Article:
David Cope, the Baltimore Ravens' vice president for sales and marketing, who is known for his innovations at PSINet Stadium and Oriole Park at Camden Yards when he worked for the Baltimore Orioles, has been hired by the new owners of the Washington Redskins to be the team's executive vice president, according to sources.
Cope, 35, is the first front office hire by the Redskins owner, Bethesda businessman Daniel M. Snyder, who purchased the team and Jack Kent Cooke Stadium for $800 million last month. The sale is expected to be finalized by the trustees of the estate of the late Jack Kent Cooke within the next two weeks.
Snyder is planning to hire a chief executive in the near future. Starting next week, Cope will be the franchise's number two executive, responsible for stadium operations, corporate sales, broadcasting, public relations, ticket operations, premium sales and marketing -- everything but the legal, financial and football responsibilities, sources said.
Cope declined to comment last night. Snyder could not be reached to comment last night.
Meanwhile, the Redskins are in negotiations with several Washington television stations to carry four preseason games and a rookie scrimmage from training camp and become the team's "official" local station, including the possible frequent on-air presence of Snyder.
Tom McCormick, the lawyer who is handling the negotiations, said yesterday the team would like to conclude a deal within the next two weeks and confirmed that Snyder, 34, would not be opposed to appearing in front of the camera on a fairly regular basis during the season as part of the package.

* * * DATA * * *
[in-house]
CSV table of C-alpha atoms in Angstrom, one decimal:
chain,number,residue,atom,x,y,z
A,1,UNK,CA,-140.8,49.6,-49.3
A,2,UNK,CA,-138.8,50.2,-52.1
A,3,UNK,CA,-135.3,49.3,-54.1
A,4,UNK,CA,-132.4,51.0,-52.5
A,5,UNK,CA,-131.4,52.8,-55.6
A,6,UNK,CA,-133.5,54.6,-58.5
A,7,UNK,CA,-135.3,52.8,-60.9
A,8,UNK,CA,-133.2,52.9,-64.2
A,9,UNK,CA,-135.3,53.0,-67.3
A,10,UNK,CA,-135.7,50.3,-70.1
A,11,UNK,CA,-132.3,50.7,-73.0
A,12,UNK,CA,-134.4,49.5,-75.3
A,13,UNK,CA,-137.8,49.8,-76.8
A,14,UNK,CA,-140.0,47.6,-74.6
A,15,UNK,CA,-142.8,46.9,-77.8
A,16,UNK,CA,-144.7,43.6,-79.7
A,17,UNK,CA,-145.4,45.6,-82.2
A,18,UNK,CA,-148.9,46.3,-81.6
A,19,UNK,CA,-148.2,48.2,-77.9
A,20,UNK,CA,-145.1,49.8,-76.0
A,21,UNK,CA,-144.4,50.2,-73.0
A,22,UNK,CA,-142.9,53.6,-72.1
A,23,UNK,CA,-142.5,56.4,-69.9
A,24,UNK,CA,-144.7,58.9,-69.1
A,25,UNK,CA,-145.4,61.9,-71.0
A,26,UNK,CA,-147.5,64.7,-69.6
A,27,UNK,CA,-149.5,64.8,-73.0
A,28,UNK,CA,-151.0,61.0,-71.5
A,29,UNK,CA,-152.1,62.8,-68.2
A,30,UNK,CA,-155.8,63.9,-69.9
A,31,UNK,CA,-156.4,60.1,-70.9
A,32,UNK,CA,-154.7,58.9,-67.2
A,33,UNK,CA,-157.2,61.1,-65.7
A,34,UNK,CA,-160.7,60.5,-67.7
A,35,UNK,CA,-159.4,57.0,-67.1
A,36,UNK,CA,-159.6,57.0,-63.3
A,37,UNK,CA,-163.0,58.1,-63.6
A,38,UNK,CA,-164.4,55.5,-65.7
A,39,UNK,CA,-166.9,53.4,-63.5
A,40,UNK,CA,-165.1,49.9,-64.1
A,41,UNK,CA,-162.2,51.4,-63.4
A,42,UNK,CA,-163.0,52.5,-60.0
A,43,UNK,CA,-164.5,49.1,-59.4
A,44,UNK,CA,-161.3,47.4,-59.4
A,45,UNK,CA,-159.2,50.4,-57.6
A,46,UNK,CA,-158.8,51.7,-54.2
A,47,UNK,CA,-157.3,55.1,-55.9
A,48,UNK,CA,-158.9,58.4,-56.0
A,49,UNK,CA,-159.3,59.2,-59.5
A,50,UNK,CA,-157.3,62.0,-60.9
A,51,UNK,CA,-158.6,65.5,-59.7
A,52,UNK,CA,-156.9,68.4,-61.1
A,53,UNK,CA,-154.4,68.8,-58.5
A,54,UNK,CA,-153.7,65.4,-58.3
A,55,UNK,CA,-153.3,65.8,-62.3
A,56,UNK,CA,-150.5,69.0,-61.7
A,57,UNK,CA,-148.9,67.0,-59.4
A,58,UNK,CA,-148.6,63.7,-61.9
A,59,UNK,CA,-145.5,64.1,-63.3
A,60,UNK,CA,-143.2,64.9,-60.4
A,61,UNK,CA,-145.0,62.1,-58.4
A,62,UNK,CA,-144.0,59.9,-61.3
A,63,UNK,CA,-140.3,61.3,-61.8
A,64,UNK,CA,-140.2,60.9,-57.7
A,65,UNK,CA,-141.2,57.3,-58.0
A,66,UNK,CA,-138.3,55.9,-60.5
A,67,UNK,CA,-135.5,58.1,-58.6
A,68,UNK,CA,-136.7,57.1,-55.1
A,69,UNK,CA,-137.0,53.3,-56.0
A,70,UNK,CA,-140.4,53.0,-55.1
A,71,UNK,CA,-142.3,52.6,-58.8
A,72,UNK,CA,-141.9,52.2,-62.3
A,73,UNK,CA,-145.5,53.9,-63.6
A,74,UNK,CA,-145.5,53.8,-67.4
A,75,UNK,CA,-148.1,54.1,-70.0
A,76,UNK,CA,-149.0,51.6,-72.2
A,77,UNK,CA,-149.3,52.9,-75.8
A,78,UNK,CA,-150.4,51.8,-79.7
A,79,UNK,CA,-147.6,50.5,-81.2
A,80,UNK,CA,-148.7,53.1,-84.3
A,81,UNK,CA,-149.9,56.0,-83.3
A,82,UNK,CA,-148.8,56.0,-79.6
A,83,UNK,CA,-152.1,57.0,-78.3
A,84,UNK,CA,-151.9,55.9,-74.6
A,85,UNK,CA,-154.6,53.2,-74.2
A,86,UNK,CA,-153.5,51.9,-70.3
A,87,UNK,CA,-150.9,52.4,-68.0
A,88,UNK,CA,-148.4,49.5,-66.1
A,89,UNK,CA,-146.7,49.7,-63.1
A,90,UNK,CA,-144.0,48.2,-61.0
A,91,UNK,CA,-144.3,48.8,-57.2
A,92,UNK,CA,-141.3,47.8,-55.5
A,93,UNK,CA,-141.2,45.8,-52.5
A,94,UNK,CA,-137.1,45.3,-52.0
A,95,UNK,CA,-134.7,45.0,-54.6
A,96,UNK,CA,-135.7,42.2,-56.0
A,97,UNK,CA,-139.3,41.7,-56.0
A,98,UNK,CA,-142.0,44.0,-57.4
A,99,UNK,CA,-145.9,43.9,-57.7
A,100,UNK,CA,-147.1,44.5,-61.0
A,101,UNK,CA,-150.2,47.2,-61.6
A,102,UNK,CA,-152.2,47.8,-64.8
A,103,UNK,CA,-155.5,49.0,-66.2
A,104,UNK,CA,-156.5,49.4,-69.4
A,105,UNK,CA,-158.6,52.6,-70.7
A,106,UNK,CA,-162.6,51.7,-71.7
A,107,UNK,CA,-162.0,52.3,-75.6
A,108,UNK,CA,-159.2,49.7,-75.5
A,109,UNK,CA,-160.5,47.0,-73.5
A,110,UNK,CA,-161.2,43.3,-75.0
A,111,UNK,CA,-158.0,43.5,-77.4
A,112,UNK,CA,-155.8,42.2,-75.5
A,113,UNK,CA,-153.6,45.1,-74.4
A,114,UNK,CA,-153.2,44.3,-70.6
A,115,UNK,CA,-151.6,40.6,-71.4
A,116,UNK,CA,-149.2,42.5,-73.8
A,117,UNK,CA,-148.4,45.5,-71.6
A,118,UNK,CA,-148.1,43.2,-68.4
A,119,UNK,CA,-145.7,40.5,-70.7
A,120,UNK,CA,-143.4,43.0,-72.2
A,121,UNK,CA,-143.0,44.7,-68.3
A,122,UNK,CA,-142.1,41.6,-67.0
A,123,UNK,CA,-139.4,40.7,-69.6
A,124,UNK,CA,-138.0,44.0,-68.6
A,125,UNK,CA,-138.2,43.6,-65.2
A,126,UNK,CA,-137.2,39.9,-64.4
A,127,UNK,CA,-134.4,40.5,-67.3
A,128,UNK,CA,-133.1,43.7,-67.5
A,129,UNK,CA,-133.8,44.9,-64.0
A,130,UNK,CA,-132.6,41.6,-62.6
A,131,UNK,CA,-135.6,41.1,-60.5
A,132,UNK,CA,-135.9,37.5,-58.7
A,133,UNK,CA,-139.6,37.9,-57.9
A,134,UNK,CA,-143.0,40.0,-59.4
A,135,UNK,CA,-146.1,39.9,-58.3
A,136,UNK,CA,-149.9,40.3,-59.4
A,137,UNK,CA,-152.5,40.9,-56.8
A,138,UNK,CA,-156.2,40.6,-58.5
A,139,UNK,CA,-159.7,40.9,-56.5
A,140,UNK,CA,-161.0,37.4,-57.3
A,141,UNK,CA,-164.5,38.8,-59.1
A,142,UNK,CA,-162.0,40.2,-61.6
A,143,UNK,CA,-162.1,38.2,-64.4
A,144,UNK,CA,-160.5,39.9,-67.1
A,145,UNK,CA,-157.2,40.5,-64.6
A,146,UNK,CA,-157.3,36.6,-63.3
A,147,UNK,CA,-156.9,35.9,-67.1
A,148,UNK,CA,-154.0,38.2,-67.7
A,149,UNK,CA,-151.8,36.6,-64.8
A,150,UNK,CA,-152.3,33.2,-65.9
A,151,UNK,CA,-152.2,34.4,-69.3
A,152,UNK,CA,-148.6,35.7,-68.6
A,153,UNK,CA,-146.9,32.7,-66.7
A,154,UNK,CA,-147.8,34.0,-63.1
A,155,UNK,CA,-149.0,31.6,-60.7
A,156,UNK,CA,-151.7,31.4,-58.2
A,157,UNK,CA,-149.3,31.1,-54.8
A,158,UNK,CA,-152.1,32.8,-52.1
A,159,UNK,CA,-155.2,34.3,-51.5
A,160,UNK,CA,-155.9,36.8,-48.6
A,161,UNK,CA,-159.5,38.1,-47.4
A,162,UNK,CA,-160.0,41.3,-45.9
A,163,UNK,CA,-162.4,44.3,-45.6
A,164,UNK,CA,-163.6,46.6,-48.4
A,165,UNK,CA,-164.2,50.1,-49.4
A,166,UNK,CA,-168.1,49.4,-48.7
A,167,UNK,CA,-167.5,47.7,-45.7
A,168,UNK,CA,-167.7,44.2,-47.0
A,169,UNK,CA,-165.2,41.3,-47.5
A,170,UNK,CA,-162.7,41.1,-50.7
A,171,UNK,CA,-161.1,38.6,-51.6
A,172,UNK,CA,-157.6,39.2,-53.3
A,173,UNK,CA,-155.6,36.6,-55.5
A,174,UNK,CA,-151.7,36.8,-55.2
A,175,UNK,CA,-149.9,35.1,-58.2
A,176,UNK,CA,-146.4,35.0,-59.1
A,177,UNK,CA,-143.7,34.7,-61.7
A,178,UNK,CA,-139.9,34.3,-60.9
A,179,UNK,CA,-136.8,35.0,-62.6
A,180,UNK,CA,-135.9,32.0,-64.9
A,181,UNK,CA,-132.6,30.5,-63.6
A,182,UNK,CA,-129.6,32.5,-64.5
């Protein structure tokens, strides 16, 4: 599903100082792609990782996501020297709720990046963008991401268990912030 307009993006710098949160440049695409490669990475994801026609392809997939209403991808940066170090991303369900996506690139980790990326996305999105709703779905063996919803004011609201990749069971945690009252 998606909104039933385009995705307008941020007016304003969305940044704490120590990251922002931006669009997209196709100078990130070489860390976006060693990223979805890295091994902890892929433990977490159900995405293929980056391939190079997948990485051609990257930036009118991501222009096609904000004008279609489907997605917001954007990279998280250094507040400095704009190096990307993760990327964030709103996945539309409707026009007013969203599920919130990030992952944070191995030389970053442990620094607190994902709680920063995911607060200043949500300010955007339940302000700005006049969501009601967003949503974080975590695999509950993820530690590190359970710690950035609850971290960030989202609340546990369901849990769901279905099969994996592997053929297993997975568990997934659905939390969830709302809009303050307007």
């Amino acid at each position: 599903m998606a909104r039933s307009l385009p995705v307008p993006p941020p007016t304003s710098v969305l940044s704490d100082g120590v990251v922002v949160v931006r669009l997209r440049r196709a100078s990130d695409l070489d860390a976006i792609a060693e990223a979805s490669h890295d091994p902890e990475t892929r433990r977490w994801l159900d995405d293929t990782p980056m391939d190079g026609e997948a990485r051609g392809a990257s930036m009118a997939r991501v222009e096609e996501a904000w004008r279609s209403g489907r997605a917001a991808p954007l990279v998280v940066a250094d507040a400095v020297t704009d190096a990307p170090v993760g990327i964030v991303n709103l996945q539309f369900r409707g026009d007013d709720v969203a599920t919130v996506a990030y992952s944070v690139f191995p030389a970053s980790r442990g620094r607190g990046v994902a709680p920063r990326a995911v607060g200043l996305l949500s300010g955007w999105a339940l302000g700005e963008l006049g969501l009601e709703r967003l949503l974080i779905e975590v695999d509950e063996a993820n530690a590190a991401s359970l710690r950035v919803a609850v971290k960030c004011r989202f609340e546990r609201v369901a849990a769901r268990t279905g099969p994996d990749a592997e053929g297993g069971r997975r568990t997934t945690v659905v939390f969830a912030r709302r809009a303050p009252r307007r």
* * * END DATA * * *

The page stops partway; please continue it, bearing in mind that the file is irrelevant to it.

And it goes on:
"He'd make himself available, but I don't think we're talking about a weekly show," McCormick said. "Some of the people we're talking to are trying to figure out a way to have something different. We've been asked if they could have more access to the owner, and that certainly is a possibility. But Dan also realizes he's got to make himself accessible to everyone."
McCormick said he was not prepared to name the final candidates, but industry sources said yesterday that WJLA-7 appears to be the leading contender ahead of NewsChannel 8 and Channel 20/HTS. Channel 7 has carried preseason games the past five years and also aired Coach Norv Turner's show over the same span. The Redskins would like a one-year deal because Snyder might want to have the team produce all its own shows in the future.
"I would certainly be interested in doing a show that would include Dan Snyder," said Rich Daniel, Channel 7's executive producer for sports. "I think that would be a great asset for anyone. It's certainly something we're suggesting to them. It really could be terrific."
One of the top teams through the 1970s and 1980s, the Redskins have not made the playoffs since the 1992 season.
The team's revenue from in-stadium signage is among the lowest in the NFL, and the two-year-old facility's image has suffered because of problems that range from poor food service to traffic snarls.
The Redskins' priorities will be to sell the remaining 2,000 of the stadium's 15,000 club seats, which is the most in the NFL, and to increase revenue from stadium signage, in-game promotions, video features and special events.
A native of Rockville, Cope worked for the Orioles for seven years, helping to open Oriole Park at Camden Yards, which has become a model for fan comfort, the variety of its food concessions and its strategic placement of signs. He was also part of a team that brought major league baseball's all-star game to Baltimore in 1993.
Cope is experienced in the naming-rights business, which the Redskins' new owners hope will be a major source of revenue. While a general sales manager with Washington Sports and Entertainment in the early 1990s, Cope helped sell MCI Center's naming rights for a then-record amount on a per year basis.
Last year, Cope sold the naming rights to Ravens Stadium to PSINet for $105 million over 20 years.